3
.

Lastly, solids do not flow easily. For instance, when a solid is placed into a
container, it cannot completely fill up the container. Instead, there will be spaces
in between the solid and the container.
1.3.2 Liquids
Now let us proceed to learn more about liquids. Unlike solids, liquids do not
have specific shapes of their own. Liquids take the shape of the container they
are in. For example, if we pour water into a glass or a container as shown in
Figure 1.4, it will take the shape of that container.

TOPIC 1 THE PARTICULATE NATURE OF MATTER W 7

Figure 1.4: Water in the glass
Source: Burns (1992), p. 25

Likewise, if we pour apple juice or any other liquid into a bottle or a paper cup, it
will take the shape of that particular container. In conclusion, we can say that no
matter how you change the shape of the container, the liquid will take the shape
of that particular container as shown in Figure 1.5.

Figure 1.5: Picture of different shapes of containers filled with liquids


Source: Burns (1992), p. 45

Furthermore, just like solids, liquids too have a definite mass and volume. A litre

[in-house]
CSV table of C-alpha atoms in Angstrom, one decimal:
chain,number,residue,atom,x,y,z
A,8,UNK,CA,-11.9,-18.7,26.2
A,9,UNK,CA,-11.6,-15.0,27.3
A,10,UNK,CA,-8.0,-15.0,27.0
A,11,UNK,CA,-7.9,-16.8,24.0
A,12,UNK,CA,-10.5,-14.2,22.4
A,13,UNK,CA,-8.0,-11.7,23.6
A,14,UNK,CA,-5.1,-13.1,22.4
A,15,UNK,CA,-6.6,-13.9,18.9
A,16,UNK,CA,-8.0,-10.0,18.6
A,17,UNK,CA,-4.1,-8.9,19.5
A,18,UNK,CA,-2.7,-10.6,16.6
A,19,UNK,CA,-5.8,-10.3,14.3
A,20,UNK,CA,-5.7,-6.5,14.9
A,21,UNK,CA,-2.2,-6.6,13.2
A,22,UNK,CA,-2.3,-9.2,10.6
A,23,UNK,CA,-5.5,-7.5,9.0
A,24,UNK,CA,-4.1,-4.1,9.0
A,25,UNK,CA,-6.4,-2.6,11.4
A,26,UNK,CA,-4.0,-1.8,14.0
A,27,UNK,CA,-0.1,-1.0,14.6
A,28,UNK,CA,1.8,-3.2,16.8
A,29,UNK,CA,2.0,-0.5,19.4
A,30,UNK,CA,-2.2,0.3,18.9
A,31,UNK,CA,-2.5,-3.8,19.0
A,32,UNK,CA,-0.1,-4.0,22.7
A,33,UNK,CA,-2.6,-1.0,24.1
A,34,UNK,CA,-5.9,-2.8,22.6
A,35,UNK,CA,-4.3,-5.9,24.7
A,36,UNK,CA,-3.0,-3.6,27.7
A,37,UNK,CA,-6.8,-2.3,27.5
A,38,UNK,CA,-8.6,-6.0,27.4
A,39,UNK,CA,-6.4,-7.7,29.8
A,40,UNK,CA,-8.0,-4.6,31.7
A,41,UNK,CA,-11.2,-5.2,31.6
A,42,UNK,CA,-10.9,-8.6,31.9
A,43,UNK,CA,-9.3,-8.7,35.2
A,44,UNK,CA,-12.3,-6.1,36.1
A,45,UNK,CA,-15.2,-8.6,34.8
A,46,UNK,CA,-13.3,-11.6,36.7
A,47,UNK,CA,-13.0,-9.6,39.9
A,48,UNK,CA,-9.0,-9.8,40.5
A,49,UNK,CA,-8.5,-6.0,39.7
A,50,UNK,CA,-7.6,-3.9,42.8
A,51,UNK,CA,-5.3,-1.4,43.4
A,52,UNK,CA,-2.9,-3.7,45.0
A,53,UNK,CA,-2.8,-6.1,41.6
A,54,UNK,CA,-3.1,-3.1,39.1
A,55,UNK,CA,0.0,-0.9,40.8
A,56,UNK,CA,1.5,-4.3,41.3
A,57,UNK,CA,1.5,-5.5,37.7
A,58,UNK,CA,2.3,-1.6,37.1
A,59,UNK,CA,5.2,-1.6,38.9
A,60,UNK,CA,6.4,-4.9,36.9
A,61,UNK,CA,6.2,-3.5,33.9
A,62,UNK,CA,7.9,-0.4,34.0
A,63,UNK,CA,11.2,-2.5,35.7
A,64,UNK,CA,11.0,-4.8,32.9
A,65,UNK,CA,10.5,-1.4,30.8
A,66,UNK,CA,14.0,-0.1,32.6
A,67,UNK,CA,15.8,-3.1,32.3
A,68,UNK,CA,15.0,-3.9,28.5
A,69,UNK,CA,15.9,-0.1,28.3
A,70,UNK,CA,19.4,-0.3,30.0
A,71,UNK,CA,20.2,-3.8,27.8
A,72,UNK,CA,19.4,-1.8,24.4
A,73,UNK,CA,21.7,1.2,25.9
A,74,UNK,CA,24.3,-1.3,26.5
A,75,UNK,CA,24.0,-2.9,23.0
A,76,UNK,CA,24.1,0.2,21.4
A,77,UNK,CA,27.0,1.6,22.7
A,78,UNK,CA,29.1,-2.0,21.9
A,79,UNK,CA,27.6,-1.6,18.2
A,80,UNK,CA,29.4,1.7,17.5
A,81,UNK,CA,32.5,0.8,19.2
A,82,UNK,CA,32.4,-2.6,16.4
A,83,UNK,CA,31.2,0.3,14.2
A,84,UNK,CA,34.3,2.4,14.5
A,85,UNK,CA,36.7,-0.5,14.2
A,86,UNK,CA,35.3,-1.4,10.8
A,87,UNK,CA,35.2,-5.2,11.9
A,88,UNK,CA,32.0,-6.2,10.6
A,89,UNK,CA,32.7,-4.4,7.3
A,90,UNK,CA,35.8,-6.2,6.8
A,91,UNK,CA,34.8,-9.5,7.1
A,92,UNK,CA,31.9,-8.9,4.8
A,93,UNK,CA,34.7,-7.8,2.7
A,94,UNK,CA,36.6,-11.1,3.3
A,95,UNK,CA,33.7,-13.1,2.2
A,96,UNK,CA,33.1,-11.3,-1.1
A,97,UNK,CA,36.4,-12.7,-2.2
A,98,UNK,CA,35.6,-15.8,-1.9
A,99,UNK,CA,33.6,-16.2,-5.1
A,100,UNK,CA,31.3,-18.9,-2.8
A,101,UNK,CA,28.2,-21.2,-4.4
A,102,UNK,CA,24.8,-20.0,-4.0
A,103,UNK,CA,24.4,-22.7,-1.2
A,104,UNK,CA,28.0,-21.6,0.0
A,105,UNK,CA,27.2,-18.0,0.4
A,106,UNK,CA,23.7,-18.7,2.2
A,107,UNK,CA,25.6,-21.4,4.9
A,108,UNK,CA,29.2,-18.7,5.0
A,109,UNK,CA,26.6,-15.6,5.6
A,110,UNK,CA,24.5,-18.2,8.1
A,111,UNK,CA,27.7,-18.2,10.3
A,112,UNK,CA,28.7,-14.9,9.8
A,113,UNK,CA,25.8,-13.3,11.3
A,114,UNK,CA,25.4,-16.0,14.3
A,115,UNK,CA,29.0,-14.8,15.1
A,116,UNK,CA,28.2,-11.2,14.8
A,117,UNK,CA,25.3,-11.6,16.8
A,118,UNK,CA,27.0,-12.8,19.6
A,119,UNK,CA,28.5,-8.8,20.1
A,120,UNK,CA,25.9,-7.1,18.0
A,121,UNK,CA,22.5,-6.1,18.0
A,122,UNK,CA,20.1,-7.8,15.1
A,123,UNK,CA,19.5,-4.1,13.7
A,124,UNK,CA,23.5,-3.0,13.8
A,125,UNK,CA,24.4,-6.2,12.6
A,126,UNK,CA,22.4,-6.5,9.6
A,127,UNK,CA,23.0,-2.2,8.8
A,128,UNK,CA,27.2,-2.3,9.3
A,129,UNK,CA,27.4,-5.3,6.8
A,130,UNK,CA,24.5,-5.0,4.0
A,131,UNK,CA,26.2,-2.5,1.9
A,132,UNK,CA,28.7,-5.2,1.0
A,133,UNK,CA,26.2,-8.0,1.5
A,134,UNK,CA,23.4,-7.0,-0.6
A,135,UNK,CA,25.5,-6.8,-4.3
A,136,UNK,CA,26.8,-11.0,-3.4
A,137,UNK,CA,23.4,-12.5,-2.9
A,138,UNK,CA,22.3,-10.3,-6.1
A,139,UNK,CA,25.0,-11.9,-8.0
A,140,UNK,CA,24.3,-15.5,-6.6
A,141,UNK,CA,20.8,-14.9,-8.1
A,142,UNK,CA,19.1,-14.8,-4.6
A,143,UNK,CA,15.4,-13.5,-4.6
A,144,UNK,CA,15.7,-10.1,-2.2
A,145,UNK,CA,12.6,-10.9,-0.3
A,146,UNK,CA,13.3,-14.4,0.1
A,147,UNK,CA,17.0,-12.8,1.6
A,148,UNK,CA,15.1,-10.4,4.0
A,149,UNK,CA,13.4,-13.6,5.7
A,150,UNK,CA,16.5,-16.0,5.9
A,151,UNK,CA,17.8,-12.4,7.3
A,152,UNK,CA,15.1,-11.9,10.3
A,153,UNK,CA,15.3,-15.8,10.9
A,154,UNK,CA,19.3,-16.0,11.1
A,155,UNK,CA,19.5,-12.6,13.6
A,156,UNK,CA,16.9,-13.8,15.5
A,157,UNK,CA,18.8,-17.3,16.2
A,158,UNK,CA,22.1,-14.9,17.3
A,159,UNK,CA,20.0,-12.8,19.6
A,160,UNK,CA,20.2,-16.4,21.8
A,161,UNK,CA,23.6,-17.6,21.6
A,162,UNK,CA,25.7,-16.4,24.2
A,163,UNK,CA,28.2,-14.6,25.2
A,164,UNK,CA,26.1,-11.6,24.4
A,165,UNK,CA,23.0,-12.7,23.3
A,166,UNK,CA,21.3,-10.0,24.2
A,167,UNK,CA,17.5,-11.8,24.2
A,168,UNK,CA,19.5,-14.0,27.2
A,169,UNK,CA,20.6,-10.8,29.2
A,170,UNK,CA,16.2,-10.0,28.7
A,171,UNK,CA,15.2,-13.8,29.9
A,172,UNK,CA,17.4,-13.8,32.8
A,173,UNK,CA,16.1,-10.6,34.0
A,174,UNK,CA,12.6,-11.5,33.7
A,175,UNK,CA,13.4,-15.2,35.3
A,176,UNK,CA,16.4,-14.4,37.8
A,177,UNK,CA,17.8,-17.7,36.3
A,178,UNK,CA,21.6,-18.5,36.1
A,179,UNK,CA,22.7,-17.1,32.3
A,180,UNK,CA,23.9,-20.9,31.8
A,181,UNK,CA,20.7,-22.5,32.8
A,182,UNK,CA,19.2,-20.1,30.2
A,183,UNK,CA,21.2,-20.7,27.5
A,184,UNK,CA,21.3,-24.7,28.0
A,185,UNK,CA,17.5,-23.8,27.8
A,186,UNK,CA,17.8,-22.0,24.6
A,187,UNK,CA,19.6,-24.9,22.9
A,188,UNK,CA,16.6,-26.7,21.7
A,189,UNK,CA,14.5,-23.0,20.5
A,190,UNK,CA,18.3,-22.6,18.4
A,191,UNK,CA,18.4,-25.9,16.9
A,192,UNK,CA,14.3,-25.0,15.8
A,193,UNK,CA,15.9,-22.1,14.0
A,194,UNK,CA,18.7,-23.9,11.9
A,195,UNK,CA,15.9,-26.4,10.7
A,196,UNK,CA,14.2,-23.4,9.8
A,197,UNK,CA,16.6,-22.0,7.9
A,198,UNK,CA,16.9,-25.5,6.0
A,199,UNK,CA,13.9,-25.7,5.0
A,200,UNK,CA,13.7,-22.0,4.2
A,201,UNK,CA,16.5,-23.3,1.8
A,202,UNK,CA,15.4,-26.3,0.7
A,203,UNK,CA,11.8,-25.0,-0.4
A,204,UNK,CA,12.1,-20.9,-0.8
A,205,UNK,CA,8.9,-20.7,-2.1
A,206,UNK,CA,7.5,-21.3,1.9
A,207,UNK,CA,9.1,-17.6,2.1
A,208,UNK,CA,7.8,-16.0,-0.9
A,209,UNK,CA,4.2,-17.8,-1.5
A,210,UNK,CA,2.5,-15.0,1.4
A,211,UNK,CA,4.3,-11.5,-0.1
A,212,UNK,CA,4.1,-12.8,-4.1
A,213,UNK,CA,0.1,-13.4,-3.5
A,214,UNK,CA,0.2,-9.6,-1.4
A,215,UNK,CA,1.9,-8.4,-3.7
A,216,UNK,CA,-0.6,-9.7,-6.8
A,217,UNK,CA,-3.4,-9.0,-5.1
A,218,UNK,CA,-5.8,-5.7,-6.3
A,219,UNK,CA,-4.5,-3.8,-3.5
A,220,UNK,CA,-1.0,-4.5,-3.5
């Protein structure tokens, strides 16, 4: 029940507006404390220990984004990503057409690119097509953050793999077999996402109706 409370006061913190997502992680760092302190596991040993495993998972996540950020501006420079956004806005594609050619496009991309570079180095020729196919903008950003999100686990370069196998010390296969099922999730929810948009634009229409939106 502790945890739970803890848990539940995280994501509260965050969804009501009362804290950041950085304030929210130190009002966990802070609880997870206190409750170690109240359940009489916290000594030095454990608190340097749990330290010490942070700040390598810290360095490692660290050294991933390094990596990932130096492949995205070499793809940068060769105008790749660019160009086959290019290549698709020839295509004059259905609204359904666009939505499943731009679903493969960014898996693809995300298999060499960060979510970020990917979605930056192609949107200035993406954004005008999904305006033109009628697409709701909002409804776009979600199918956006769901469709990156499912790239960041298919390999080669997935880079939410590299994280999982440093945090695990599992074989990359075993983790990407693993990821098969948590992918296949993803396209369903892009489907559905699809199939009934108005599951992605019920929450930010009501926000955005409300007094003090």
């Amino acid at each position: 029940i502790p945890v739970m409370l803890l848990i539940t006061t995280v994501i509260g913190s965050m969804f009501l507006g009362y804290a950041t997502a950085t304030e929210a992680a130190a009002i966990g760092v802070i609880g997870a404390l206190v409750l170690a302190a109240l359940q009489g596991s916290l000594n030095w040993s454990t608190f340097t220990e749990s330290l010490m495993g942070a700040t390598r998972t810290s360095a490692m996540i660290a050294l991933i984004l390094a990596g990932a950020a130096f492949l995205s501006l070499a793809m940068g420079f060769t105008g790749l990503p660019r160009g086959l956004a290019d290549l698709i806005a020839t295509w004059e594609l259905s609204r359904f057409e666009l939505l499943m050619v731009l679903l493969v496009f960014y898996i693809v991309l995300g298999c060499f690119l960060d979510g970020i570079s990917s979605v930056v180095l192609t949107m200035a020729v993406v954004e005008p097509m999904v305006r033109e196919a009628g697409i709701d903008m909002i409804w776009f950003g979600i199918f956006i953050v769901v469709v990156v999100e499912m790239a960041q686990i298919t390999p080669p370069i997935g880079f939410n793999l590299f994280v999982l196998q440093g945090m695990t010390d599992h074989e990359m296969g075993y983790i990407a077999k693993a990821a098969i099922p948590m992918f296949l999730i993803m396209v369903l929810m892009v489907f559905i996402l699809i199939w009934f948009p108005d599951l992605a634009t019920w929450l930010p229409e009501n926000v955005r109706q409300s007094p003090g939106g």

of liquid will not expand to fill a two-litre container. However, liquids are not as
hard as solids. They cannot be compressed to fill any sizes of containers. A liquid
can flow when it is poured.

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For instance, if we pour water into a glass, we can see the water flowing. When it
rains, we can see droplets of water as shown in Figure 1.6a. When a droplet of
water drops into a water source, it causes a ripple as shown in Figure 1.6b.


Figure 1.6a: Droplets of rain Figure 1.6b: A droplet of water causing
a ripple in the water
Source: http://images.google.com


1.3.3 Gases
Lastly, let us learn the properties of gases. Gases have definite mass but no
definite shape of their own and volume. They completely fill the containers they
are in. However, gases can flow easily and compressed into different types or
sizes of containers as shown in Figure 1.7.

ACTIVITY 1.2
Mercury is a liquid and is used to measure temperature in
thermometers. Discuss the properties of mercury that make it suitable to
be used in themometers.
TOPIC 1 THE PARTICULATE NATURE OF MATTER W 9